I had the honor of being asked to give the commencement address for the University of Washington’s Foster School of Business undergraduate class this month. As many of you know, the University of Washington is my alma mater and near and dear to my heart. It was a real treat. To prepare for the speech, I spent some time with about 25 of this year’s graduating class. I wanted to know their hopes, dreams, and worries for what’s ahead. After all, these are some difficult times for new college graduates. I must say I was surprised and impressed with the caliber of these students. Most have jobs and all are prepared and ambitious. I expect to see great things from this group of students in the future.

This is not your ordinary commencement speech, so get ready for more than a few surprises. I hope you enjoy watching it as much as I enjoyed giving it. Congratulations to the class of 2013!

See more from the Foster School’s graduation ceremonies.

Giving back: BEDC alumna Stacy Nagata

StacyNagataStacy Nagata was one of the first participants in the Student Consulting Program (SCP) and experienced the start of what has become the BEDC’s signature program. As an undergraduate in the business school in 1999, Stacy had been president of the University Management Consulting Association and competed in a number of case competitions. She knew she wanted to go into consulting but didn’t have any experience. Participating in the Student Consulting Program (then known as the Business Assistance Program) gave her the real-world experience she needed to land her first consulting job at LEK.

From the start, Stacy felt that she was ahead of her colleagues: She had practical knowledge, tactical abilities and could see the big picture, skills she had learned through the Student Consulting Program.

Stacy also knew that the Internet was going to dramatically change business. She became fascinated with companies such as RealNetworks and Amazon that were just taking off when she graduated college in 1999. The power of technology in media and business became her passion and eventually led her to jobs in the entertainment industry, including West Coast Integration lead for the NBC Universal merger.

Key to her work at NBC/Universal was the question- how does technology impact the entertainment industry? Stacy worked to make content available digitally, helping launch the website Hulu, which involved creating an entirely new business model.  Helping shape the future of entertainment was exciting, but Stacy decided that she missed Seattle and knew that a move back to her hometown would give her the chance to give back to the community.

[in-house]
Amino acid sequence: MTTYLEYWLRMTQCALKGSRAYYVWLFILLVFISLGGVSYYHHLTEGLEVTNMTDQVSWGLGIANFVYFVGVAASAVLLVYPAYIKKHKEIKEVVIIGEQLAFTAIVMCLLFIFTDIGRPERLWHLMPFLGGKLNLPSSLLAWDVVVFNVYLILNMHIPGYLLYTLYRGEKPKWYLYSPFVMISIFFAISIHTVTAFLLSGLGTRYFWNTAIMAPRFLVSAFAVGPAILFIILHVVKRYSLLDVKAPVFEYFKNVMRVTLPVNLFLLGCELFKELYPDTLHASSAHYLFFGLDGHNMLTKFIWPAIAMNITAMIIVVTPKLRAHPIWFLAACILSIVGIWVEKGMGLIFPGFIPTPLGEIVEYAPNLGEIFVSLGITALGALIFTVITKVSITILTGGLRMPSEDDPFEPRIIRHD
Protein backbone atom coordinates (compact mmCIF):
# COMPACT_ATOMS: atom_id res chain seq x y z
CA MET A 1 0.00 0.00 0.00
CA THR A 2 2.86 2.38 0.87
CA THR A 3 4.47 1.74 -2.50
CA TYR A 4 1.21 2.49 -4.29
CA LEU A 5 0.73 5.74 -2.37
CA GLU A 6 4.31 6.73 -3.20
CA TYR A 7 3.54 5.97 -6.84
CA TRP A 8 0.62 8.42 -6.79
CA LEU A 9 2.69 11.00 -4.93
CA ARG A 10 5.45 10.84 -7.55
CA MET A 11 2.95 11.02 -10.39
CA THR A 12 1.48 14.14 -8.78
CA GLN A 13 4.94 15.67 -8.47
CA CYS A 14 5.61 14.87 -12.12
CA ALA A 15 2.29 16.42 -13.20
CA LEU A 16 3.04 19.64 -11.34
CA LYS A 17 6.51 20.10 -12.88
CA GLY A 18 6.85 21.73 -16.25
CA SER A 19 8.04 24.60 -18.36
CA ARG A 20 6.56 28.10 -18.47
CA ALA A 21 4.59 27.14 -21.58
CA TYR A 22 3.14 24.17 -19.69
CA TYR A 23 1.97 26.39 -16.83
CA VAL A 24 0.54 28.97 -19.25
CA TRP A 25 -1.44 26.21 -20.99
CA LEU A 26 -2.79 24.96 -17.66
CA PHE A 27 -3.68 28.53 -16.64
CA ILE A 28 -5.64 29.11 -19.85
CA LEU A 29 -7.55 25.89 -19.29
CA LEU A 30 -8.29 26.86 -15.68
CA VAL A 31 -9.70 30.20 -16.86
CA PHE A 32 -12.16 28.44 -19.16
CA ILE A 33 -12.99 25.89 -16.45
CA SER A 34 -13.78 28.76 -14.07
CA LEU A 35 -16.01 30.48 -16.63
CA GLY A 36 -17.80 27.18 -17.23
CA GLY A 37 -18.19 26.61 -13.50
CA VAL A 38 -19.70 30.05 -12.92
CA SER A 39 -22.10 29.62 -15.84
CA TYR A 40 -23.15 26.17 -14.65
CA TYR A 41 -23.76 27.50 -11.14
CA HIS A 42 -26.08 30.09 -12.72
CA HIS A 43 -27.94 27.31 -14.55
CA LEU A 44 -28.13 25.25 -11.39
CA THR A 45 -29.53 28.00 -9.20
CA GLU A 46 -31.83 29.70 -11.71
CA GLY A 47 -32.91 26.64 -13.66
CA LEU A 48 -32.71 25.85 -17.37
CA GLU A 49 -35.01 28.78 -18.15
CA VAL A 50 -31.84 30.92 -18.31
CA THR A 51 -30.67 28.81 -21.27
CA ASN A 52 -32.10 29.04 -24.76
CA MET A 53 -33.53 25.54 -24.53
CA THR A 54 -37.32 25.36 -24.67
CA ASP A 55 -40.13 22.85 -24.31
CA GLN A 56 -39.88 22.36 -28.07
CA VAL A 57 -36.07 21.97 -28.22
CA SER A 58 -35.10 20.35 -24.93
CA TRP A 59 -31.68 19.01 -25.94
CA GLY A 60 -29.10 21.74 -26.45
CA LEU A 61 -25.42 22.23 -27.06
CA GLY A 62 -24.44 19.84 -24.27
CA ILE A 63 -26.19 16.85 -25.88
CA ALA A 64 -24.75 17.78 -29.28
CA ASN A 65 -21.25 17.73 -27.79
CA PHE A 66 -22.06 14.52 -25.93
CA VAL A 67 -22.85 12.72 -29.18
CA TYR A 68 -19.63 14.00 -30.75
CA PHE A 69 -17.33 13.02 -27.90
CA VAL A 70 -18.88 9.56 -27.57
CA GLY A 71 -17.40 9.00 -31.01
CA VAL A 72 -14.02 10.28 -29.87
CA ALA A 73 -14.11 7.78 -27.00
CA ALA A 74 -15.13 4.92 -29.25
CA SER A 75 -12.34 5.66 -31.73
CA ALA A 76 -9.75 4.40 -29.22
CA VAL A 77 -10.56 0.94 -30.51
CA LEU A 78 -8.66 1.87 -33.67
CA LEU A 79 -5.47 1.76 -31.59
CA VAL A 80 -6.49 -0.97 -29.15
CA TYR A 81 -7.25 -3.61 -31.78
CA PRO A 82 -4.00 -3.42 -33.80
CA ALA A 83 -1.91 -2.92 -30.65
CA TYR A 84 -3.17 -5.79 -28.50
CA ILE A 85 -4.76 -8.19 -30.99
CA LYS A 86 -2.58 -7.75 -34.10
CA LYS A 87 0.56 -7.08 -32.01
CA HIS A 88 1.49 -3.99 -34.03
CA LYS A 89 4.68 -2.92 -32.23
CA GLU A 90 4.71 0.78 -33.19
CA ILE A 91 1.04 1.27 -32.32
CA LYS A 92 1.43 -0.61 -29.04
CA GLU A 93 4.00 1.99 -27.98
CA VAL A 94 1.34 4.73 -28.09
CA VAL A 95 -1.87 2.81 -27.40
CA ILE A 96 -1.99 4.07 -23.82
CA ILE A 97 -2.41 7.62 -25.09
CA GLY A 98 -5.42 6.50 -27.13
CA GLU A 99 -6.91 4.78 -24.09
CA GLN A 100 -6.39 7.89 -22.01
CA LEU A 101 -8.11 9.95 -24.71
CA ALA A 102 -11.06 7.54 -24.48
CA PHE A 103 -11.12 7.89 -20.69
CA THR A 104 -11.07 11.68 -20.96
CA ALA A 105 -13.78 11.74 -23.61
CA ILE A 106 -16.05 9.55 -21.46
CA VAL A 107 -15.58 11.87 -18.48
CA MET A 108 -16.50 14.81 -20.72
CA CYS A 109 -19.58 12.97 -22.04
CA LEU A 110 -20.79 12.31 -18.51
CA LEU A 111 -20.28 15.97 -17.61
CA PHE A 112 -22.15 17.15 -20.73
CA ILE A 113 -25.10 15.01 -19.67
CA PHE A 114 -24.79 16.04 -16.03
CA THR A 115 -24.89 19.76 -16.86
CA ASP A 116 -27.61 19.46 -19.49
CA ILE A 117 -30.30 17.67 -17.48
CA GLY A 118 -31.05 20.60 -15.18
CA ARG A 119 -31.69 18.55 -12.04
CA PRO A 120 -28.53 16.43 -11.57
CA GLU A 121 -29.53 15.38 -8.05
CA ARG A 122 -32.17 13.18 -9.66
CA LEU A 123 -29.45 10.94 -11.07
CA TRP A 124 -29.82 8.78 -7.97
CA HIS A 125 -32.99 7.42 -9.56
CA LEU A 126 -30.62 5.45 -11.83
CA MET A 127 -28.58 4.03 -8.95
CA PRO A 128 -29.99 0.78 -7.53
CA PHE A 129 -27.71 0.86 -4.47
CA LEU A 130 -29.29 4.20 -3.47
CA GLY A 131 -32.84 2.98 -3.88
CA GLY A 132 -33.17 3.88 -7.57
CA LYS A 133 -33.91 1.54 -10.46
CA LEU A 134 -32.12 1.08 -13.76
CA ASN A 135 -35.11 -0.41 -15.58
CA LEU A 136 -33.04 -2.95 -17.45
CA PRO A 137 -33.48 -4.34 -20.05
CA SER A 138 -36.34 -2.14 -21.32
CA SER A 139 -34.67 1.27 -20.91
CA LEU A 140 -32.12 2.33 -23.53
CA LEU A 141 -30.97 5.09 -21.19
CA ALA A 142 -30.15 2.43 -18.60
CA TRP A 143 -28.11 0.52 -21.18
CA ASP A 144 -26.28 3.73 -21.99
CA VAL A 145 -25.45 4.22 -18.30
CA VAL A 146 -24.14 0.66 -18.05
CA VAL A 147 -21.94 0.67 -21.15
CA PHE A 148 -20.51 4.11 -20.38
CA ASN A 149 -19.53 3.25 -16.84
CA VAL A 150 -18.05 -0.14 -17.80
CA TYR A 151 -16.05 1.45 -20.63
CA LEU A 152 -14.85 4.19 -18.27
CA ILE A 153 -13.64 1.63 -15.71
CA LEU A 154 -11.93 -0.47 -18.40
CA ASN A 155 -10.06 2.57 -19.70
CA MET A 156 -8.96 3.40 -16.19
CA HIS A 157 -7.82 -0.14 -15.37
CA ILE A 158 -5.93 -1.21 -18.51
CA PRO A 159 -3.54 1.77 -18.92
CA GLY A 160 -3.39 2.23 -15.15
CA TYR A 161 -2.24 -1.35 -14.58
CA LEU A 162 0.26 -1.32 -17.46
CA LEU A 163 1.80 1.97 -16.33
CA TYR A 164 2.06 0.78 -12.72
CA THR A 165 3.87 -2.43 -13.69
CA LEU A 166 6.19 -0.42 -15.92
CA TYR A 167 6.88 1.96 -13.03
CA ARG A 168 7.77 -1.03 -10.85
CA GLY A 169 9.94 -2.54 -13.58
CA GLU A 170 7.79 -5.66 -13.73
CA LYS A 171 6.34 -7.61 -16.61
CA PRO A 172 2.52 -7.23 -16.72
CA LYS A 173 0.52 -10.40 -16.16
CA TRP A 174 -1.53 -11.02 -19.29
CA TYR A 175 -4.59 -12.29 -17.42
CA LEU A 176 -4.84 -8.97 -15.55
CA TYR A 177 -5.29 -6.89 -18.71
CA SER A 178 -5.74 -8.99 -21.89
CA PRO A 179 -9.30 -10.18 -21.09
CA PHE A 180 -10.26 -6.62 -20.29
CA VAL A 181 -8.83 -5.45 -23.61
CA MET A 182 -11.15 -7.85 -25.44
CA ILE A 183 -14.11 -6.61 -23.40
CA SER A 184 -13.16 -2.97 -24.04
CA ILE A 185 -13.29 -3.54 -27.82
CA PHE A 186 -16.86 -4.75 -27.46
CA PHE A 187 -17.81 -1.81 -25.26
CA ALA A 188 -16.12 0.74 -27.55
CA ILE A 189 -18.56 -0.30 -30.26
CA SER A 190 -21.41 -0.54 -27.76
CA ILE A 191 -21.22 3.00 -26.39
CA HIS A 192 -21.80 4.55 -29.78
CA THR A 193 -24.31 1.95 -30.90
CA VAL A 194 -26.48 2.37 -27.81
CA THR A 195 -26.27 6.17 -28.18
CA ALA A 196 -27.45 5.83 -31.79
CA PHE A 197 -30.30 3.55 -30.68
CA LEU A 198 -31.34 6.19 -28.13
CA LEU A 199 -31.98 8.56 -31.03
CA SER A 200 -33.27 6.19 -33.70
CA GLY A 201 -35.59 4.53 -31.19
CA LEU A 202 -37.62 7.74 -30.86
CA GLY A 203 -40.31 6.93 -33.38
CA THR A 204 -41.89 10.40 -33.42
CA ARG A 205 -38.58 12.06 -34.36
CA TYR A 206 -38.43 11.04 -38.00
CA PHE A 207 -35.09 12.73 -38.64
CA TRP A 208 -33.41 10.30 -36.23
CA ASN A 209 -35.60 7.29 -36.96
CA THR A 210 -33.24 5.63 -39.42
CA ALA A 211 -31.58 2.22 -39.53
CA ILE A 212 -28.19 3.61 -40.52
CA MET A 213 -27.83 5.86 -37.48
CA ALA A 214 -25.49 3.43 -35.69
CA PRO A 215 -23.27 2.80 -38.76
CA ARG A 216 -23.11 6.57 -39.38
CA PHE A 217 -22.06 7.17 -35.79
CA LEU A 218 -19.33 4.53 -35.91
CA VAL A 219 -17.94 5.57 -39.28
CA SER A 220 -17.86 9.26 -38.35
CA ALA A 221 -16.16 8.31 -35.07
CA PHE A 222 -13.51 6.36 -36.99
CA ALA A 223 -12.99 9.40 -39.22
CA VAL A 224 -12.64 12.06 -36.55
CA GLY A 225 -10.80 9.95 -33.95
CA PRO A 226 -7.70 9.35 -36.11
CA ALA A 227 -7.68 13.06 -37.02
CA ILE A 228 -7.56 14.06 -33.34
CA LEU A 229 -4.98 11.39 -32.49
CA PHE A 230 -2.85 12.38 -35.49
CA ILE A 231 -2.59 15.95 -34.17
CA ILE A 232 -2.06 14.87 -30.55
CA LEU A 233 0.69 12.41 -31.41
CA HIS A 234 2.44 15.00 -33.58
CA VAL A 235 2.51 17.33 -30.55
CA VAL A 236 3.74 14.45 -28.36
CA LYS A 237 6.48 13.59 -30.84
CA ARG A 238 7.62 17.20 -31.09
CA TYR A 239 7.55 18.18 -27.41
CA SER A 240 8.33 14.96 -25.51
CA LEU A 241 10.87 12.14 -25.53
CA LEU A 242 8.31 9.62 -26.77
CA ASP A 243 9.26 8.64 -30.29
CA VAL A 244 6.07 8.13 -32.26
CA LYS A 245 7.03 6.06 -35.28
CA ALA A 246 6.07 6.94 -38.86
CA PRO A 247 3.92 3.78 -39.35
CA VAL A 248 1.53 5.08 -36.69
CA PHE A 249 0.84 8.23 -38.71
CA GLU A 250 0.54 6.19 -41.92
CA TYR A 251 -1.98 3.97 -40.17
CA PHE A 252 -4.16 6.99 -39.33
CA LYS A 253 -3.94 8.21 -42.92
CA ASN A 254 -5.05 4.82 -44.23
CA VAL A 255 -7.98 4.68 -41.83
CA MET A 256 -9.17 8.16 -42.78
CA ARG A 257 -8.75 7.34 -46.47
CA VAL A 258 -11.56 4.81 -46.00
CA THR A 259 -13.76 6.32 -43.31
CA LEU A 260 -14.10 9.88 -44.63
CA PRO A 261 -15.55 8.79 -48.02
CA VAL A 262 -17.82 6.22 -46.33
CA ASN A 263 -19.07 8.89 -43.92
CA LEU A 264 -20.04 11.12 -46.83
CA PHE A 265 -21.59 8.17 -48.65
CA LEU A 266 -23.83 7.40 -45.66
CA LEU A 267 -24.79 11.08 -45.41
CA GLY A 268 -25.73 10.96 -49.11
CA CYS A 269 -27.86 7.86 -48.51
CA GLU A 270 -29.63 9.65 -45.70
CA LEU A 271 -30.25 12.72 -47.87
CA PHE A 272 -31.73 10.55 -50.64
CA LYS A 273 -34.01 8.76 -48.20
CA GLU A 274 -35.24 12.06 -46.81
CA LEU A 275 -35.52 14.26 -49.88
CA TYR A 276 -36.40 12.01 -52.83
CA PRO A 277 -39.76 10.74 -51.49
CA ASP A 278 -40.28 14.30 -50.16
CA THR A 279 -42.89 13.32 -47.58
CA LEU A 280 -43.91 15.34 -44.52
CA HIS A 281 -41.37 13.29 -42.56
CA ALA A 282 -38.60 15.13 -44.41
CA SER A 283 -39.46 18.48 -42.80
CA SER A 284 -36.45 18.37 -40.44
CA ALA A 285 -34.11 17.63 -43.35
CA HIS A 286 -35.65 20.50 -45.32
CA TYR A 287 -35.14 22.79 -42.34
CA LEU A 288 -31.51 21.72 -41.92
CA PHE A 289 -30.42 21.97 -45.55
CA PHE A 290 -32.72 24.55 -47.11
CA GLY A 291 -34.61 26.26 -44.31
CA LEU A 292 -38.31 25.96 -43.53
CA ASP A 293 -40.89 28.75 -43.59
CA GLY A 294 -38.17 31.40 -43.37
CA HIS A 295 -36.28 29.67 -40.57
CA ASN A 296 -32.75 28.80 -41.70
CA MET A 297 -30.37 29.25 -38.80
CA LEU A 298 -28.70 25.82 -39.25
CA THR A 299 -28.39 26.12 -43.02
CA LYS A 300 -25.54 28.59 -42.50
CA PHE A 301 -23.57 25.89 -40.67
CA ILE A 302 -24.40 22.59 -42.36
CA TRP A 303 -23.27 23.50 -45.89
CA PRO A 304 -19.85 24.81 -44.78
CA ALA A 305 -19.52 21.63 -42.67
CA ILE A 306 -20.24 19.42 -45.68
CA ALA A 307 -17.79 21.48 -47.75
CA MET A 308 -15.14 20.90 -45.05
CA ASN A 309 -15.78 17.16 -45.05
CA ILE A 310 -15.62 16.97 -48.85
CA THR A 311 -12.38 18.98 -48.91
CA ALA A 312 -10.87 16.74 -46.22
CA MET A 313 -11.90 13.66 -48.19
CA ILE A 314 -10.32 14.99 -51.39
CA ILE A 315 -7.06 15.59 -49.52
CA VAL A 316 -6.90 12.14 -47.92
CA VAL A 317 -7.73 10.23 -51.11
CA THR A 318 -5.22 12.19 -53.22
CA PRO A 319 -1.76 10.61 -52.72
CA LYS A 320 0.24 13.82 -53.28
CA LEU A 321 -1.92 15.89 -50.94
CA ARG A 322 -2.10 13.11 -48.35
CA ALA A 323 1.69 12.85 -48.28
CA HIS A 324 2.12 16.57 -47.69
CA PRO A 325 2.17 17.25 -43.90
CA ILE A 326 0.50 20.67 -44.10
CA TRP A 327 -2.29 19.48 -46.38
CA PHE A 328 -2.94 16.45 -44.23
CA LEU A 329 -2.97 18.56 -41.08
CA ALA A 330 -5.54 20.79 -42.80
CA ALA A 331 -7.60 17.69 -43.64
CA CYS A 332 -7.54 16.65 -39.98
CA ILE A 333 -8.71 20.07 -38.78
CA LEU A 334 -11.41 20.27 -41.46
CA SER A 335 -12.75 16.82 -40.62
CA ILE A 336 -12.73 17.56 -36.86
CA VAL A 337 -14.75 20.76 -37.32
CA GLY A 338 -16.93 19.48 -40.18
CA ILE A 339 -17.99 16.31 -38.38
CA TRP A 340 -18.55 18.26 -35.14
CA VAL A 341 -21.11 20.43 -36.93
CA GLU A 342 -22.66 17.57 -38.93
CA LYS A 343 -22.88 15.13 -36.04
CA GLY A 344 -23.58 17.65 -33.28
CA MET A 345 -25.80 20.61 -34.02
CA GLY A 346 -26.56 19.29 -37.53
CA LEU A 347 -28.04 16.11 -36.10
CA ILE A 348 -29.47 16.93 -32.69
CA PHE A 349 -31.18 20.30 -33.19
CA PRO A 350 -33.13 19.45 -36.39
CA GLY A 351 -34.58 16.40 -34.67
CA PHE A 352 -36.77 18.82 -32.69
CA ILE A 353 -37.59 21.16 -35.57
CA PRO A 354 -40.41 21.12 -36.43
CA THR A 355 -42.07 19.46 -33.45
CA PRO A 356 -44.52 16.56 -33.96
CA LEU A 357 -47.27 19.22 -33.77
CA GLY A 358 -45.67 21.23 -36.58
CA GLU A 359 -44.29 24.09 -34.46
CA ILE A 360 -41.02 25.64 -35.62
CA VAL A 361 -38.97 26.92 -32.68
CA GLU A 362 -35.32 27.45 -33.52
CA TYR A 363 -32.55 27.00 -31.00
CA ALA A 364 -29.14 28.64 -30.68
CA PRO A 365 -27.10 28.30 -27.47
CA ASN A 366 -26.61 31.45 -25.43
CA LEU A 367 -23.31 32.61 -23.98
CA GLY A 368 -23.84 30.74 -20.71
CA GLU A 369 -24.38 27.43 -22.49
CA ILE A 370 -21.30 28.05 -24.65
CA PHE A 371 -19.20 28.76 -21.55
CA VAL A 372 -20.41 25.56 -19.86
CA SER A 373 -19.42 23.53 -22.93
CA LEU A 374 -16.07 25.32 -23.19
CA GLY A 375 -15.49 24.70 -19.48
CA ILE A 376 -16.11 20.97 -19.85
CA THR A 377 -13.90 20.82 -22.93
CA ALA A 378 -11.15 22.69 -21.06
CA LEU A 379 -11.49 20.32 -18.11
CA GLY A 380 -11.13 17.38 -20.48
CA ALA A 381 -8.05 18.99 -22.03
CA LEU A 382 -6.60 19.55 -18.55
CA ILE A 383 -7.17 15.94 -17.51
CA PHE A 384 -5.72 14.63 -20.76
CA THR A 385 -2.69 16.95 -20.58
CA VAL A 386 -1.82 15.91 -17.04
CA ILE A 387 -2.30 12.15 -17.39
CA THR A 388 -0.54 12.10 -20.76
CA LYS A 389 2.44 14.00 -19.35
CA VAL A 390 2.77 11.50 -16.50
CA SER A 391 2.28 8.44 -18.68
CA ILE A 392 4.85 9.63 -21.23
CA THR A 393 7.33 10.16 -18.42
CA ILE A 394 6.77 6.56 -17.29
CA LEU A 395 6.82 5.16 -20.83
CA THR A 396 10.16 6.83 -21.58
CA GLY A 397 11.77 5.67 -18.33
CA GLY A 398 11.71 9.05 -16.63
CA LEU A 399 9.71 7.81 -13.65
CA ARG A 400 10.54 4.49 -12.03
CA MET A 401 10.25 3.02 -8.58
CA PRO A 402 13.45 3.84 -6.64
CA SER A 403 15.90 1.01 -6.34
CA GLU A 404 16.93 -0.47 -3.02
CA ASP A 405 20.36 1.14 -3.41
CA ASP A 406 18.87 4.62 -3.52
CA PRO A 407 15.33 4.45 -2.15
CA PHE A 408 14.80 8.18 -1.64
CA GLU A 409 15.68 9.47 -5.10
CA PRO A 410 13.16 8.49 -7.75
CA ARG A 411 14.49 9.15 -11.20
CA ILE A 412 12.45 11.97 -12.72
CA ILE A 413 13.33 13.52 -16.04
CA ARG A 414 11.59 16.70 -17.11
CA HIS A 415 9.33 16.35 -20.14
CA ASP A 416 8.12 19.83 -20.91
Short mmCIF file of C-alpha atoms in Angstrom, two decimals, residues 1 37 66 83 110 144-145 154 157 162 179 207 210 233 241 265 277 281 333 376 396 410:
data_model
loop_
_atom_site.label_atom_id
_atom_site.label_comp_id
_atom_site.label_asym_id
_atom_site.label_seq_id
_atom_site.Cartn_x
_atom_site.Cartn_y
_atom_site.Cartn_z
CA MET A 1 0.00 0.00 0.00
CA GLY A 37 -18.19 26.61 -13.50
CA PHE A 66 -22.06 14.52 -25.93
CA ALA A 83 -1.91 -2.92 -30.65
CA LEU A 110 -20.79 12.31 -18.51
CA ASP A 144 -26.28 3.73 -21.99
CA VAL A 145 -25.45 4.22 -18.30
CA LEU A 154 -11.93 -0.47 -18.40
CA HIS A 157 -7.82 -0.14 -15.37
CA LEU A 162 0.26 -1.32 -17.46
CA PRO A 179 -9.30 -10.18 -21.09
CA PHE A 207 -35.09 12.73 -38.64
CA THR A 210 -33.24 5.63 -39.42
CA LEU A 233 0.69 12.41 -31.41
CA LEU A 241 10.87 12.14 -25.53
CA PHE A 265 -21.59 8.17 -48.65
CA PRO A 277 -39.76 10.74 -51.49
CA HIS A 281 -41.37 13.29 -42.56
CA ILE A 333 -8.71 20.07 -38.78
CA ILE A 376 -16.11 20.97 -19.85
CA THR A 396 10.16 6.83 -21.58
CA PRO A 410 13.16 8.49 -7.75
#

Stacy returned to Seattle in 2012 to work for Xbox. Her new role will be to take interactive gaming to the next level, and as a former gamer, she thinks she’s up to the challenge.  She also began to support several organizations that helped jumpstart her career.  She is a board member of the Seafair Foundation, where she served as an ambassador in High School. She’s also serving as an Alumni Mentor for the BEDC’s Student Consulting Program, helping the next-generation of business leaders.

Through mentoring student teams Stacy has realized that she can make a big difference in students’ lives. And she learns from the students, noting that they have a much higher level of sophistication than students of 14 years ago.  She has some advice for them too: “Just because you are young doesn’t mean you don’t have great ideas”.

And she is proud to see how much Foster has grown in 14 years. Programs such as SCP enable students to have experiential education and greatly enhance the classroom learning. “That’s the magic of Foster,” says Stacy. “There just isn’t enough time in the day for the many opportunities available.”

Organizational leadership

Bruce Avolio, executive director of the Center for Leadership and Strategic Thinking, led a discussion on organizational leadership on April 24, 2013 at the UW Foster School of Business. Panelists were Lt. Gen. Robert Brown, Phyllis Campbell and Brad Tilden.

LTG Robert Brown was commissioned into the Infantry in May of 1981 after graduating from the United States Military Academy at West Point. In 1986, LTG Brown completed the Armor Officer Advanced Course at Fort Knox, Kentucky and then attended graduate school at the University of Virginia, where he earned a master’s degree in education. Throughout his career he has held a variety of leadership positions, including Commander, 1st Brigade (Stryker Brigade Combat Team), 25th Infantry Division; Chief of Staff, US Army Europe and Seventh Army; and Commanding General, U.S. Army Maneuver Center of Excellence. LTG Brown transitioned to Joint Base Lewis-McChord on July 3, 2012, where he serves as Commanding General, I Corps.

Phyllis Campbell is the chairman, Pacific Northwest for JPMorgan Chase & Co. She is the firm’s senior executive in Washington, Oregon, and Idaho, representing JPMorgan Chase at the most senior level to clients. In her role, she manged JP Morgan Chase’s operations during a tumultuous time. She joined Chase shortly after it acquired Washington Mutual during the banking crisis. Previously, Campbell was the president and CEO of The Seattle Foundation, the largest community foundation in Washington. She has also served as President & CEO of U.S. Bank of Washington. She holds an MBA from the Foster School’s Executive MBA Program.